Blog posts are the personal views of Letty Hardi and not official statements or records on behalf of the Falls Church City Council
City Council had a relatively light meeting agenda, but it was a busy news week. The groundbreaking ceremony for Founders Row 2 happened this week, but it occurred in the backdrop of news of the imminent closure of the small format Target store on S. Washington. I’ve been fielding variations of this question all week: “Why are we building more development if we can’t keep a Target in business?” It’s a reasonable and fair question, so read on.
Thanks for your questions and comments in response to my post last week. Let’s keep the engagement going – there will be a town hall about the proposed T Zone updates on Tuesday, March 21 at 730 pm at City Hall. We’ll also be holding our monthly Ask the Council office hours on Wednesday morning, which is an informal opportunity for dialogue with us. And as always, you can reach us by email or I’m happy to meet with you one on one. Our next meeting will be March 27, which will be when the City Manager’s budget is presented to the public and City Council.
What Happened This Week:
Economic Development – Founders Row 2 Groundbreaking & Target Closing
Following our approval a year ago, the official groundbreaking for Founders Row 2 (now renamed to Modera Falls Church) happened this week. The project has a 2 year construction timeline ahead and planned 2025 opening. My April 2022 post has more details on the project. Of note: besides the 280 units of housing and commercial space that replaces the out of business RiteAid and carpet store, 12% of those units will be dedicated as permanently affordable, the highest percentage we’ve achieved to date, and some units will provide deeper levels of affordability (40% of area median income) for the first time. The project will also be LEED Gold, our first fully electric residential units, ie not using fossil fuels in appliances or heating/cooling, impressive open space (28%) and tree canopy (14%), and transportation and traffic calming improvements.
Using a similar model as previous projects, the developer hosts regular meetings with the neighborhood to provide updates and address any questions/concerns during the entire length of construction.
On the same day as the groundbreaking, it was disappointing to hear the news that the small-format Target located on S. Washington will be closing in May. As you may recall, the Target opened five years ago in March 2018. The anchor space was originally to be occupied by a Fresh Market grocery store (per the negotiations and approvals from 2013); Fresh Market never opened in 2016 despite a signed lease due to its acquisition by a private equity group. Per the news reports, it does not appear to be an issue with all of Target’s small format stores (as other locations are remaining); the select closures appear to be based on the individual stores’ underperformance – ie low sales and low foot traffic.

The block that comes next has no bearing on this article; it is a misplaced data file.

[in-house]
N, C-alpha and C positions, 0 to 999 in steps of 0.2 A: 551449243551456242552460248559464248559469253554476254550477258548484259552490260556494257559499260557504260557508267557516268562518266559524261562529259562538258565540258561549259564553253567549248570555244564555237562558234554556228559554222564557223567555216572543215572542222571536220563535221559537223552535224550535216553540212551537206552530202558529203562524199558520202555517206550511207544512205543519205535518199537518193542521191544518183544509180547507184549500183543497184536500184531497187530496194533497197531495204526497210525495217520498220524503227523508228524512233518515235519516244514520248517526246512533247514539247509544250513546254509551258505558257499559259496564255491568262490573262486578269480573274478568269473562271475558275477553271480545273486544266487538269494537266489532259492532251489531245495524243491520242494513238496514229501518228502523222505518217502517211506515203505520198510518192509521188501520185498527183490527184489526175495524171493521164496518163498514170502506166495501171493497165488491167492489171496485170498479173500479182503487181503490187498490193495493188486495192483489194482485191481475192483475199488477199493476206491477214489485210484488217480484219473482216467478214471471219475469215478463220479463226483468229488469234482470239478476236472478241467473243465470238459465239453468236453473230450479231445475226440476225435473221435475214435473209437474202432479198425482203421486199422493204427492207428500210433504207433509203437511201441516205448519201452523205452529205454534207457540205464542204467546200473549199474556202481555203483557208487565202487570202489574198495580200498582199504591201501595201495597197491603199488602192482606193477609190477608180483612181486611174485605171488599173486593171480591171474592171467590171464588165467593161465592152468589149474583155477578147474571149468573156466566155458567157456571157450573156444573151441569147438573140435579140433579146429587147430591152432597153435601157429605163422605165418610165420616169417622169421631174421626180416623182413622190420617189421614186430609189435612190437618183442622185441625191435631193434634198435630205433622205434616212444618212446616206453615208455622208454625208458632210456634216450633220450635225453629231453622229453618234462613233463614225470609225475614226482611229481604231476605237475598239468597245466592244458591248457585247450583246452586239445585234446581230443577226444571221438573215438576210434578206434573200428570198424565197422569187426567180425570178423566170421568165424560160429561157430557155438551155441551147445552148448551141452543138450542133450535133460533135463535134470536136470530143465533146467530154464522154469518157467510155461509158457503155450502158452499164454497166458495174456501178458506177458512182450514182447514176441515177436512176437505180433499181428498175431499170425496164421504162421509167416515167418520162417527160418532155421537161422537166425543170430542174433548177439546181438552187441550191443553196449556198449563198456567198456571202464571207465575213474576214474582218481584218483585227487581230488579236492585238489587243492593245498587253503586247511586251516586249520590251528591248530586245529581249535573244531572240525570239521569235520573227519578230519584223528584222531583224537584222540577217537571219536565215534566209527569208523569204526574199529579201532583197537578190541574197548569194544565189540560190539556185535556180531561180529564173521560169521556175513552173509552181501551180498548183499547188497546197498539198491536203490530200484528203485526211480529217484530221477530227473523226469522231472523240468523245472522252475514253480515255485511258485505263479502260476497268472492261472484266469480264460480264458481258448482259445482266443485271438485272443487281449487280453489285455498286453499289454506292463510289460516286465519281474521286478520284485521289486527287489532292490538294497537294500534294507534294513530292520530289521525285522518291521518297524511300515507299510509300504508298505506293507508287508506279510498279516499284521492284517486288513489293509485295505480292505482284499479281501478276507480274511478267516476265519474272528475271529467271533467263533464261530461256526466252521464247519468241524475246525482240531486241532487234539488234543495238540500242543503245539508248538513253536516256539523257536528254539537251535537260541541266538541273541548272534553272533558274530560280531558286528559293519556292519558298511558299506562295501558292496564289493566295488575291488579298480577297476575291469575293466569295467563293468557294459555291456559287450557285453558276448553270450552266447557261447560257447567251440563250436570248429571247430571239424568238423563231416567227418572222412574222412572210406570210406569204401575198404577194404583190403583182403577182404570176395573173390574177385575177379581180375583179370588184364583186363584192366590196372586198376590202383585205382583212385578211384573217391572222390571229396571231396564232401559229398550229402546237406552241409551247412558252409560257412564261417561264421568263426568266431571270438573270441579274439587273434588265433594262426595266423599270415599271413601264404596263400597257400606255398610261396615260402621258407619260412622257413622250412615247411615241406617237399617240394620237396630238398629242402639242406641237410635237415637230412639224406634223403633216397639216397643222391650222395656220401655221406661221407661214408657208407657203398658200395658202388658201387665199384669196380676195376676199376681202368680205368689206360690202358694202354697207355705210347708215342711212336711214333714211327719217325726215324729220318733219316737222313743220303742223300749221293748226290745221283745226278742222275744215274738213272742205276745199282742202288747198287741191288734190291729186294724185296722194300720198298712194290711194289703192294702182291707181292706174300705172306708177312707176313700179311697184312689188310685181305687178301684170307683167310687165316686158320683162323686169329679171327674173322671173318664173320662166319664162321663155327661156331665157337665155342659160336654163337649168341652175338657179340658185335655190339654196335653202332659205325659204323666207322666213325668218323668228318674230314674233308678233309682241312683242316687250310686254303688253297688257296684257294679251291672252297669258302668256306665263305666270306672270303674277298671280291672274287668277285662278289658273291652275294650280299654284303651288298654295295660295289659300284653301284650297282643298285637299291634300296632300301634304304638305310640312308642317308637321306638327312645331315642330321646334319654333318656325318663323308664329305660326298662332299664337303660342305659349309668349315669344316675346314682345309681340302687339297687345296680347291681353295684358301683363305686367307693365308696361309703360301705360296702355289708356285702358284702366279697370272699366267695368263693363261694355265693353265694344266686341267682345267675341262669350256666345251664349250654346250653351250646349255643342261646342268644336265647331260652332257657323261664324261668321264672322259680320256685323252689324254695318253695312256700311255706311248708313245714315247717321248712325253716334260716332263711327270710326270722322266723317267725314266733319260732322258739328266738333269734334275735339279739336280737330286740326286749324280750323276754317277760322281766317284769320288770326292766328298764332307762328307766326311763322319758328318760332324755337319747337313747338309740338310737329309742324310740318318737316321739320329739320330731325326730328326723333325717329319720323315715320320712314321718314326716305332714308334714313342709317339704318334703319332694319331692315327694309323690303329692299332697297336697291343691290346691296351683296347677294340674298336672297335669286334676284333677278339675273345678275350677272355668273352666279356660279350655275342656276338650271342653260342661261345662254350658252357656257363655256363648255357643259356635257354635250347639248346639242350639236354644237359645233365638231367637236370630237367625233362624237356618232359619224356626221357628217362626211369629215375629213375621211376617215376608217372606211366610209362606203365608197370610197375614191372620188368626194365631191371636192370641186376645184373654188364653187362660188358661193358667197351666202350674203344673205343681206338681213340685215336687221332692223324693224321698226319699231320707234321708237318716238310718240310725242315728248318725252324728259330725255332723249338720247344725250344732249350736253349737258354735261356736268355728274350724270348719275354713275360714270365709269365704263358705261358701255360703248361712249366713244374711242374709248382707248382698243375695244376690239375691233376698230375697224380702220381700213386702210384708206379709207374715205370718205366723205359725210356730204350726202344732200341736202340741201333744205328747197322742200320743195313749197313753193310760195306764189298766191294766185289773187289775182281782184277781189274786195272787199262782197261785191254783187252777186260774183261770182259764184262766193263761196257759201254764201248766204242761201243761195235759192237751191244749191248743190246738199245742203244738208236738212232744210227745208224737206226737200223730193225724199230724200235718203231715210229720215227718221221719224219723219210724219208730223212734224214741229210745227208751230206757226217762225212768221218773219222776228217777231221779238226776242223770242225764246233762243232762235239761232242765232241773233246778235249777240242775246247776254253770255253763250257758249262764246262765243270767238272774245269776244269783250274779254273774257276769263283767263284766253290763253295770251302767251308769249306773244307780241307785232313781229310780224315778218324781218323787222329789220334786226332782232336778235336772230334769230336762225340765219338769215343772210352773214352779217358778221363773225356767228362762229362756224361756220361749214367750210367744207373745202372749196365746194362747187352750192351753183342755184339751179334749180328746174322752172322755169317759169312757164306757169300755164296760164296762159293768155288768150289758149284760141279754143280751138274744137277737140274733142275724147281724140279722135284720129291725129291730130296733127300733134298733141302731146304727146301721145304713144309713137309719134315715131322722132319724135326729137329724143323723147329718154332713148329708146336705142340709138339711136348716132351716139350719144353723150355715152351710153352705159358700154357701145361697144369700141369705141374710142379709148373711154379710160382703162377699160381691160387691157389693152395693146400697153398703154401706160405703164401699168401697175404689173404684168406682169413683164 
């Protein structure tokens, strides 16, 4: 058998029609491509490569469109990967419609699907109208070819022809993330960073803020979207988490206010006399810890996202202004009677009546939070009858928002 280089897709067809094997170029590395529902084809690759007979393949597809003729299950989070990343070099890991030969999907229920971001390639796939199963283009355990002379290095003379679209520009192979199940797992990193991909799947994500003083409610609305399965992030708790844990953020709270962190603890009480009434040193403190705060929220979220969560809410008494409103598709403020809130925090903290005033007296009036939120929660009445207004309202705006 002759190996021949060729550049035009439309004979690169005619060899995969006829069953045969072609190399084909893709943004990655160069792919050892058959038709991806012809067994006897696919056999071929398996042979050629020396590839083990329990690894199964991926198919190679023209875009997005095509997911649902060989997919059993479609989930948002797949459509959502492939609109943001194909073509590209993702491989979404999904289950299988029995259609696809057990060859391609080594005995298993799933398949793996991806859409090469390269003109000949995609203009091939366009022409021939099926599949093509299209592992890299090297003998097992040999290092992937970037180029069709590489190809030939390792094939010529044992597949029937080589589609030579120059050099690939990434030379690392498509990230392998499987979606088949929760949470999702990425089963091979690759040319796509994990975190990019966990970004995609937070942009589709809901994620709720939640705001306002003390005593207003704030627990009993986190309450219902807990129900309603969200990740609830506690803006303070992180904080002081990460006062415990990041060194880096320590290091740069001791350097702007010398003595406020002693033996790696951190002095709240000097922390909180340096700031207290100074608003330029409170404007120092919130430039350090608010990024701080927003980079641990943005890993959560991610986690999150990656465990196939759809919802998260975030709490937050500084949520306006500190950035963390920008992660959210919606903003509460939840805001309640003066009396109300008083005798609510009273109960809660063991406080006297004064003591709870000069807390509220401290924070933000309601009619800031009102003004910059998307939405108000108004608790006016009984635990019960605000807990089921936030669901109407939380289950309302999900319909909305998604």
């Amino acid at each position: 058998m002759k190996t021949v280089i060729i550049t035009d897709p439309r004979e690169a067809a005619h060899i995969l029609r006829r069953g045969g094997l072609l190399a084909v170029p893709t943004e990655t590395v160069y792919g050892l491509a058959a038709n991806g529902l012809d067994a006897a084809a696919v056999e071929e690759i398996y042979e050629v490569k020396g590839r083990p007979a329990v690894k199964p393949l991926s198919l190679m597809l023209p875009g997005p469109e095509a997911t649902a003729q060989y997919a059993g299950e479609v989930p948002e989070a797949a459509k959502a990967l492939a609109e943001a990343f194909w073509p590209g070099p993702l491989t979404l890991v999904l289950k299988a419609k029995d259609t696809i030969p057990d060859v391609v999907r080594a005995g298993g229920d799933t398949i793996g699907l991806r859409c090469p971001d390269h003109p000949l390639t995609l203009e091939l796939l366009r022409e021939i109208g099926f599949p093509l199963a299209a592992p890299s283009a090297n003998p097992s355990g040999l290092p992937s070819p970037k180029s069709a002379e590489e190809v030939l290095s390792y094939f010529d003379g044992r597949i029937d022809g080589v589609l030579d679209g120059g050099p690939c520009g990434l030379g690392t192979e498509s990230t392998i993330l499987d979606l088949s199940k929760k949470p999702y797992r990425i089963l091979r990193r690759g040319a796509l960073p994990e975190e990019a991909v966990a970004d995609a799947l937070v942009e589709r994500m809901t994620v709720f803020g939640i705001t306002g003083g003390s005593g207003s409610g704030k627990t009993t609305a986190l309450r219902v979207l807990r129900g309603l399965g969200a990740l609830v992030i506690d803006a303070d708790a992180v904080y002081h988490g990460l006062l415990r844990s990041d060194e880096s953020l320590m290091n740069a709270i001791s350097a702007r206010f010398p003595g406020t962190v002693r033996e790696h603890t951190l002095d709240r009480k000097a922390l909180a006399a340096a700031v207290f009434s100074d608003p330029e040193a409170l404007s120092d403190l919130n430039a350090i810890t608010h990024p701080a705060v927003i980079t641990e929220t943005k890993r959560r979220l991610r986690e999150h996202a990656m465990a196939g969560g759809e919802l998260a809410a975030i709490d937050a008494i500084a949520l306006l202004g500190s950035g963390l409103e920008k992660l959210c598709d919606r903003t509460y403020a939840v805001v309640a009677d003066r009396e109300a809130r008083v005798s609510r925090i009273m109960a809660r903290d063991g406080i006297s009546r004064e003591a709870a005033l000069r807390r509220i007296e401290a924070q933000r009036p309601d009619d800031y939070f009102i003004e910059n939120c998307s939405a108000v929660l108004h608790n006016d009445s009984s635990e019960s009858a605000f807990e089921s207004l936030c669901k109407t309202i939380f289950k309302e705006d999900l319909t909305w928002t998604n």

Letty’s Thoughts: Over the coming weeks, I’m sure there will be much “Monday morning quarterbacking” on Target’s demise. My initial thoughts:
It’s hard to believe but our ground floor vacancy rate is actually quite low and especially low compared to the region. We do have a few high visibility vacancies in the city, which usually have exacerbating circumstances that explain the vacancy – unreasonably high rent, poorly laid out space, landlords that aren’t motivated to lease the space, high initial build out costs, etc. That said, when Target vacates, it will be difficult for the landlord to find one tenant to take over the large space so we’ll need to think about whether the city should hold firm to the original 2013 requirement to have a grocer, keep the space for a single anchor, or other considerations.
Even before the news broke, we had plans underway to invite commercial brokers to upcoming meetings to discuss the state of retail and office leasing and emerging, creative uses for commercial space, in light of the changing shopping and return to work trends pre and post Covid. Recall that in January and March, we heard applications from property owners requesting flexibility on ground floor uses at the Byron and Pearson Square, so this was already a trend we were seeing. It’s important to stay attuned to the market and be realistic (after all, the Tinner Hill building and concessions were developed over 10 years ago) while balancing the desires of the community and original fiscal projections.
No one has a crystal ball to predict what kinds of retail will be successful, but we have heard a common theme in the past: Falls Church needs more residential density (ie, more population and foot traffic) to support the amount and type of retail we’d like. I’ll report back on any new insights we learn from those on the ground in the coming weeks.
What’s Coming Up:
Tuesday, March 21 – T Zones Town Hall (730 pm, City Hall)
Wednesday, March 22 – City Council “Ask the Council” Office Hours (9 am, City Hall)
Monday, March 27 – City Council Meeting* (FY24 budget presentation)
Monday, April 3 – City Council Work Session*
Monday, April 10 – City Council Meeting*
*every Monday (except 5th Mondays and holidays) at 7:30 pm. You can access the agenda and livestream here, including recordings of past meetings